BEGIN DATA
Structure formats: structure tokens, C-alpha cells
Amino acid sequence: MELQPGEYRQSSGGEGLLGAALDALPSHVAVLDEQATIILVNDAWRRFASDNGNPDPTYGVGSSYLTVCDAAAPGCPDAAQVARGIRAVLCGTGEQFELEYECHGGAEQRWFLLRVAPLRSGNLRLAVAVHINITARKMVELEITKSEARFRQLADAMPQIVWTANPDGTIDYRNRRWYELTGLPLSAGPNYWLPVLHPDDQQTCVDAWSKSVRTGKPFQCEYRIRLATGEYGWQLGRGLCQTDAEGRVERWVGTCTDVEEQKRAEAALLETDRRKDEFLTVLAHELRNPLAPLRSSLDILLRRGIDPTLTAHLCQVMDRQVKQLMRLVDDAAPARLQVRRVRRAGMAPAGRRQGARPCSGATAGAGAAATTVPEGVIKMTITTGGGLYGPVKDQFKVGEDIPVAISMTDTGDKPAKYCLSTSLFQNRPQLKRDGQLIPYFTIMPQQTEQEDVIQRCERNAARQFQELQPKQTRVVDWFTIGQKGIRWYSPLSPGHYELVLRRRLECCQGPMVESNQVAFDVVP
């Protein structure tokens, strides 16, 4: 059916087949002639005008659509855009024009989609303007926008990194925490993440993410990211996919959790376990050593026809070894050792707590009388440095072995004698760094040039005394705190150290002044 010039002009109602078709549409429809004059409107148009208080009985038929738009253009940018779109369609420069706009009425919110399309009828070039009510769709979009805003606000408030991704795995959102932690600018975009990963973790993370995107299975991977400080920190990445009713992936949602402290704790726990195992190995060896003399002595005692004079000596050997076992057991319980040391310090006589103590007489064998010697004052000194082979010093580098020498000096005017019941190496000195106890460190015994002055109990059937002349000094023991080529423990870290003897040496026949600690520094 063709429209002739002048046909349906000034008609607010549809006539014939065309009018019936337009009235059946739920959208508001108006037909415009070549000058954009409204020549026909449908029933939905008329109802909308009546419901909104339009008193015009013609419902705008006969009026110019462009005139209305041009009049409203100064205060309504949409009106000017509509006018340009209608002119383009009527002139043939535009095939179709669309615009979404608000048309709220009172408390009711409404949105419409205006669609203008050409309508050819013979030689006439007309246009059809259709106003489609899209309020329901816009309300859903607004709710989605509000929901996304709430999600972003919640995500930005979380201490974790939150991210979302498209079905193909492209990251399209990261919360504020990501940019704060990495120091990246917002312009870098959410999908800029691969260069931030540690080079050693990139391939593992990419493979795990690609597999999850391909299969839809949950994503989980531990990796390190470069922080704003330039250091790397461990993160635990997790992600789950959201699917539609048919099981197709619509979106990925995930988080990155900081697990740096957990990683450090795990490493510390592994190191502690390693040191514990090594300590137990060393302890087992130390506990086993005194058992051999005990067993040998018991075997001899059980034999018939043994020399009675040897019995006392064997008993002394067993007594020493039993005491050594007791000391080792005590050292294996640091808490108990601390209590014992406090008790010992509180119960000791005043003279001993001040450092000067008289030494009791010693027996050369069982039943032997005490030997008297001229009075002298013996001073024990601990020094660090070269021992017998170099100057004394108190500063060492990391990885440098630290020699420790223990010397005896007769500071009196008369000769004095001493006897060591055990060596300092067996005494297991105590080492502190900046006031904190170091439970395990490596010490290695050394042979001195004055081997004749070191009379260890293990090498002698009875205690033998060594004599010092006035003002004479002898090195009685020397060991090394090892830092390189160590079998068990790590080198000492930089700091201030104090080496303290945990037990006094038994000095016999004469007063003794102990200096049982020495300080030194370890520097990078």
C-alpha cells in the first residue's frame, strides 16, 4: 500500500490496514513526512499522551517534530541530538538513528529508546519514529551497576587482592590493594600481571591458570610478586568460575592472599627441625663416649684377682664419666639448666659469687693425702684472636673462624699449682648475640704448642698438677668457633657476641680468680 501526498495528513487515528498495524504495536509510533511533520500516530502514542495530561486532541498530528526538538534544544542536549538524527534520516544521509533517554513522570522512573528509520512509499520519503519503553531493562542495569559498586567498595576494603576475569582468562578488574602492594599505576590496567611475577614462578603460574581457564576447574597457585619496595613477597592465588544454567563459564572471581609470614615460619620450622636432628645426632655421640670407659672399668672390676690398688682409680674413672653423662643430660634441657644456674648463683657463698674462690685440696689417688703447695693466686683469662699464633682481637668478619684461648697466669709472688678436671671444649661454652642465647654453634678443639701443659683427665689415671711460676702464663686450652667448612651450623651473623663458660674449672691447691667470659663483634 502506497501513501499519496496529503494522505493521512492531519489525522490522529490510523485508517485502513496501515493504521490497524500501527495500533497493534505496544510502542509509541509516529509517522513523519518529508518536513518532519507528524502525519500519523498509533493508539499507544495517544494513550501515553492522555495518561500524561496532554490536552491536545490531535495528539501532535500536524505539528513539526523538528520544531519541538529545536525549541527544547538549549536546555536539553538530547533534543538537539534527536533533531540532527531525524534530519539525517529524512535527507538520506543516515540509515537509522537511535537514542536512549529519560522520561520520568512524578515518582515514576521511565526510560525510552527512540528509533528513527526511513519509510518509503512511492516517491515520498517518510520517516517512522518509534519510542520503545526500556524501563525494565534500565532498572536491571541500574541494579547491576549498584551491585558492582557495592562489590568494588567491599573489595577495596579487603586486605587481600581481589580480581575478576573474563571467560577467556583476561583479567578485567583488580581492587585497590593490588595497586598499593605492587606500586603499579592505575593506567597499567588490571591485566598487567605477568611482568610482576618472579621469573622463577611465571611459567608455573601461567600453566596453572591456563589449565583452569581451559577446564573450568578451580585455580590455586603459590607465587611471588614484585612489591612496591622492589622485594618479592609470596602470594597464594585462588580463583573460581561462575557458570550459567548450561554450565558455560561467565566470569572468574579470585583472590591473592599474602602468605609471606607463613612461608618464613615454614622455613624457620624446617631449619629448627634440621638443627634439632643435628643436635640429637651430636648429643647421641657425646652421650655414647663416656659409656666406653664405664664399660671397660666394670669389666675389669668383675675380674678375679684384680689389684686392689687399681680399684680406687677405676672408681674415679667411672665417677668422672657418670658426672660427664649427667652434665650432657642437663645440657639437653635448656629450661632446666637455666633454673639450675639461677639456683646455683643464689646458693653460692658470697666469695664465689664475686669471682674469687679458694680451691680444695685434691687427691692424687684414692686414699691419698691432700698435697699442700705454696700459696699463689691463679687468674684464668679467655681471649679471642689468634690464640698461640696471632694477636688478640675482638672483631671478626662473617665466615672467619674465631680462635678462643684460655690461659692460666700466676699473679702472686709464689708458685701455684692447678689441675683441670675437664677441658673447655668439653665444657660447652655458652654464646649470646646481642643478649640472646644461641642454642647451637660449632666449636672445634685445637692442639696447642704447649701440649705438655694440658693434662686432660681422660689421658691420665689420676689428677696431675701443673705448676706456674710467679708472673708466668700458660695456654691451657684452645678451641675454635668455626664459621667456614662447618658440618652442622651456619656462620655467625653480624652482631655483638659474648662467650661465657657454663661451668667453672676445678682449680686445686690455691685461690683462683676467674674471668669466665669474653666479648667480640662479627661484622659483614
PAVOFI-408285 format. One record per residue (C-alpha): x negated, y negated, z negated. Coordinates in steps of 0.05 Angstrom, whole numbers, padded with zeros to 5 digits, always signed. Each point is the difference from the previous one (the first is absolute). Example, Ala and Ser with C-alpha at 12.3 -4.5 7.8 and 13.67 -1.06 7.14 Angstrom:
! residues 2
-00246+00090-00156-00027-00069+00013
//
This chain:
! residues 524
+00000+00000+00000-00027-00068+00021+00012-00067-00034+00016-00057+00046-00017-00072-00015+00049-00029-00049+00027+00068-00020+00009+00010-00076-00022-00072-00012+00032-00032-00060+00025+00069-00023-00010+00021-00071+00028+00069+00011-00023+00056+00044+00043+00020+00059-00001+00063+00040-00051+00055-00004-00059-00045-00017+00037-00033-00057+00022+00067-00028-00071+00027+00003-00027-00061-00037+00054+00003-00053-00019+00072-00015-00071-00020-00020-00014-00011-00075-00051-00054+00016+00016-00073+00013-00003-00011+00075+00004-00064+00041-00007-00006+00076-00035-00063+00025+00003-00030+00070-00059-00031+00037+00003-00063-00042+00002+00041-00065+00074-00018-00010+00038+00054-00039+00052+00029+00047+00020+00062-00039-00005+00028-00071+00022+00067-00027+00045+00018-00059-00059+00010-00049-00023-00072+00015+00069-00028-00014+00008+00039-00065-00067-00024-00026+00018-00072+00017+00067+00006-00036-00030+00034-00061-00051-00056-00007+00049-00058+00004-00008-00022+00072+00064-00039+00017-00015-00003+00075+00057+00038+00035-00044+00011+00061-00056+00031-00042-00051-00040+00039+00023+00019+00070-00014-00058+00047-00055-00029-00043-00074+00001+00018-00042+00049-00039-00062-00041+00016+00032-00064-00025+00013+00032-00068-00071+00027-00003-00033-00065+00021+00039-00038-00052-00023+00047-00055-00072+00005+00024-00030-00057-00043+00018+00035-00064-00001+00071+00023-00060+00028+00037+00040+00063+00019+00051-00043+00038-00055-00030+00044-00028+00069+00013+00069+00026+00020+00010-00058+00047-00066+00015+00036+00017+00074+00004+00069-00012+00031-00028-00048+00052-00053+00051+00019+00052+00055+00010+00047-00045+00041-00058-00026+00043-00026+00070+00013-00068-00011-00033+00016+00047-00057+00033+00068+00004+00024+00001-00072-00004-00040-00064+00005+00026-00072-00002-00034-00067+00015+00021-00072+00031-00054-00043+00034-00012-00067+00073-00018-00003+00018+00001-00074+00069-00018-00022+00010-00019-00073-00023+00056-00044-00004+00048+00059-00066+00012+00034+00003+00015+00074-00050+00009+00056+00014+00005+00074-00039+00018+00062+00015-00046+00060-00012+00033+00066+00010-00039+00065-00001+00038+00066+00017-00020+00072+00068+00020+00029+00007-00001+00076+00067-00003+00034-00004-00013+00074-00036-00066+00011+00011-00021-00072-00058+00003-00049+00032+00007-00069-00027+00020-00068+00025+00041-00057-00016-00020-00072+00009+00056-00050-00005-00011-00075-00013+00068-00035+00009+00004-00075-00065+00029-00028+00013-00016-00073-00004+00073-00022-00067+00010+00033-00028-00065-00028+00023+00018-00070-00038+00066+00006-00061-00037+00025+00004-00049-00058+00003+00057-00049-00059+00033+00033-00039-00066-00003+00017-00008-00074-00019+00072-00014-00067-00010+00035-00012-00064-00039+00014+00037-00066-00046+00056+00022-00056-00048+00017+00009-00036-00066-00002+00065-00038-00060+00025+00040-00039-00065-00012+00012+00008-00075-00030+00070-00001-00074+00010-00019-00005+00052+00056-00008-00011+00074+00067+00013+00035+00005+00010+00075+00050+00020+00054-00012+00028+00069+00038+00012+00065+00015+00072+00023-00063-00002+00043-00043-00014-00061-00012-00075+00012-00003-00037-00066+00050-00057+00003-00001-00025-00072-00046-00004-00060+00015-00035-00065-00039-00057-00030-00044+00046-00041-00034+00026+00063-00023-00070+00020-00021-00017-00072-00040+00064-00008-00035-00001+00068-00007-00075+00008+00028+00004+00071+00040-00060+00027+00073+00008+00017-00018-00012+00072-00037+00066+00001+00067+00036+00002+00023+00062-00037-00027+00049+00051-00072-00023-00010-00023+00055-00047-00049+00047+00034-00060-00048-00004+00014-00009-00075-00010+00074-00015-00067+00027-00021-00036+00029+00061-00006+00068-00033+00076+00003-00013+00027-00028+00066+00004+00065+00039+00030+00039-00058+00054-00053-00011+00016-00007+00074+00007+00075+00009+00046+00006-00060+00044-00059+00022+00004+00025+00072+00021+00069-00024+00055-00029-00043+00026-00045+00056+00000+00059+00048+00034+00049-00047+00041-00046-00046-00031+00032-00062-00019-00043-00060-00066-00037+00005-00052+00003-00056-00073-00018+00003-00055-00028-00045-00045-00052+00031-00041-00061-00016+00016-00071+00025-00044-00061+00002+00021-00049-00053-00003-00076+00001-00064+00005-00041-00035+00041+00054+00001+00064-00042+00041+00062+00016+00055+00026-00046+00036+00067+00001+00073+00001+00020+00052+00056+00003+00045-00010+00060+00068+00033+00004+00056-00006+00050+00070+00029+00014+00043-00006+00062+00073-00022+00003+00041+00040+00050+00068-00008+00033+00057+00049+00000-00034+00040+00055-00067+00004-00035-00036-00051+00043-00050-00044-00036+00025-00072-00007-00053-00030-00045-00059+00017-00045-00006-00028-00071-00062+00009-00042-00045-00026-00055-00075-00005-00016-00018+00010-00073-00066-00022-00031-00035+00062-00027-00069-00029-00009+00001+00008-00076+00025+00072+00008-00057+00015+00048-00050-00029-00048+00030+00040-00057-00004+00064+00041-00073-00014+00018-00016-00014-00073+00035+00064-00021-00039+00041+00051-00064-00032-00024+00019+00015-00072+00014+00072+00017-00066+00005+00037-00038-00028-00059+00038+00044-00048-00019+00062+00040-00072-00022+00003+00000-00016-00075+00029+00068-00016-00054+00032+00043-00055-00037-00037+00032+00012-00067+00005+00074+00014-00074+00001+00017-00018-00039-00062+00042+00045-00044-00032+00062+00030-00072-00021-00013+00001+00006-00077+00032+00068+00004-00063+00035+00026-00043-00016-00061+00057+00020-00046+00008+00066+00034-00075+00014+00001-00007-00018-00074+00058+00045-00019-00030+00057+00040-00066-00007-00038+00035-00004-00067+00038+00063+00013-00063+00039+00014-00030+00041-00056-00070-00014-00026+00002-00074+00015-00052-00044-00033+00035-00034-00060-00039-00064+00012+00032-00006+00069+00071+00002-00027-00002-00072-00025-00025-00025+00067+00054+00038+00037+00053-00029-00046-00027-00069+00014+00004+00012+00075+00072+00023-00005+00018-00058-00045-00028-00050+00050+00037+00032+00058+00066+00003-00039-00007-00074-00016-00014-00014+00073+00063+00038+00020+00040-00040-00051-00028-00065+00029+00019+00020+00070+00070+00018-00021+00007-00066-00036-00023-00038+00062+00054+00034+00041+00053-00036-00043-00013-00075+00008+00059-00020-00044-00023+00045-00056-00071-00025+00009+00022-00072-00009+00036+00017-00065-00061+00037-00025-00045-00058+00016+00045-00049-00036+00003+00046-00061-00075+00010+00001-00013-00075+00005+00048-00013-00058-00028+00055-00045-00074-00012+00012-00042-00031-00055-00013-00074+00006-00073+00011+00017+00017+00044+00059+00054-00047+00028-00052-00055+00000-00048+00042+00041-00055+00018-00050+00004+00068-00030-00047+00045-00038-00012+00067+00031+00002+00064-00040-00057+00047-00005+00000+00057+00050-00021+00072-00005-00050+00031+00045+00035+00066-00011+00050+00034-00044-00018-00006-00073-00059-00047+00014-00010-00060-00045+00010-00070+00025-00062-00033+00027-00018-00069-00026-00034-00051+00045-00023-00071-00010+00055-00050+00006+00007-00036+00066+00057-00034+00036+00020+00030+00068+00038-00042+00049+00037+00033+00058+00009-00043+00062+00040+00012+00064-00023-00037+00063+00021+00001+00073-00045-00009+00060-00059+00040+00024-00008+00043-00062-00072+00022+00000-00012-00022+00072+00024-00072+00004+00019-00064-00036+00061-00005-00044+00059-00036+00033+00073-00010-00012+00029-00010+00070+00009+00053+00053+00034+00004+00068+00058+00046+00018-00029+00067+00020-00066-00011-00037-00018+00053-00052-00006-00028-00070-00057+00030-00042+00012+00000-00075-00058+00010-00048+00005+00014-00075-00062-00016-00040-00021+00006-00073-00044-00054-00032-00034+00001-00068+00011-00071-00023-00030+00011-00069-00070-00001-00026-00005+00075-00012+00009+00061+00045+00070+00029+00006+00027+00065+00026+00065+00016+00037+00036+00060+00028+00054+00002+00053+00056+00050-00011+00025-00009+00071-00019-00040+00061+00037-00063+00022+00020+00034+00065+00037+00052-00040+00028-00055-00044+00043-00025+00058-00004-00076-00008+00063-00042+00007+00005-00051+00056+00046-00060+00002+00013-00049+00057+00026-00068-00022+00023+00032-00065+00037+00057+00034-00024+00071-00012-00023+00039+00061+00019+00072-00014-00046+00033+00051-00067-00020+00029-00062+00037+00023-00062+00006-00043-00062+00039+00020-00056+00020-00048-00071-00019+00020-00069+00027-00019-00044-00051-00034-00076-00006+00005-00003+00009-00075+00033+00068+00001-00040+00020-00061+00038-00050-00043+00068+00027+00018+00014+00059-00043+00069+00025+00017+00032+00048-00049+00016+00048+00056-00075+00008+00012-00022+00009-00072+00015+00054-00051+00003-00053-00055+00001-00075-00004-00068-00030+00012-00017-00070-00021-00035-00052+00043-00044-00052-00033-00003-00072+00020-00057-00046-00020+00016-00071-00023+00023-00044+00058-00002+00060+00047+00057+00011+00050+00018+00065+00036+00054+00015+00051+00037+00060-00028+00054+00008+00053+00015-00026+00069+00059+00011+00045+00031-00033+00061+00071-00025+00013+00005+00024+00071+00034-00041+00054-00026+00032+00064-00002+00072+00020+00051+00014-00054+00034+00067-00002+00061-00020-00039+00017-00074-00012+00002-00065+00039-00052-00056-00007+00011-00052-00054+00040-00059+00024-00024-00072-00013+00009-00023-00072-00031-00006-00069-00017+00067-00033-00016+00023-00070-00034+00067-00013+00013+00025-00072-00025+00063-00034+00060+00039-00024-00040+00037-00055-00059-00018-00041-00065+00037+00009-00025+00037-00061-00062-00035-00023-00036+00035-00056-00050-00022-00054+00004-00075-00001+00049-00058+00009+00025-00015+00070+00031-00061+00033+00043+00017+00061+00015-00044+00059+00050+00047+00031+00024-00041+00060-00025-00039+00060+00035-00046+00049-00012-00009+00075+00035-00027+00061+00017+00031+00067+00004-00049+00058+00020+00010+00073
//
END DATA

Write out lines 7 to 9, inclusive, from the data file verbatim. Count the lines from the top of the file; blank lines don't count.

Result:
-00246+00090-00156-00027-00069+00013
//
This chain: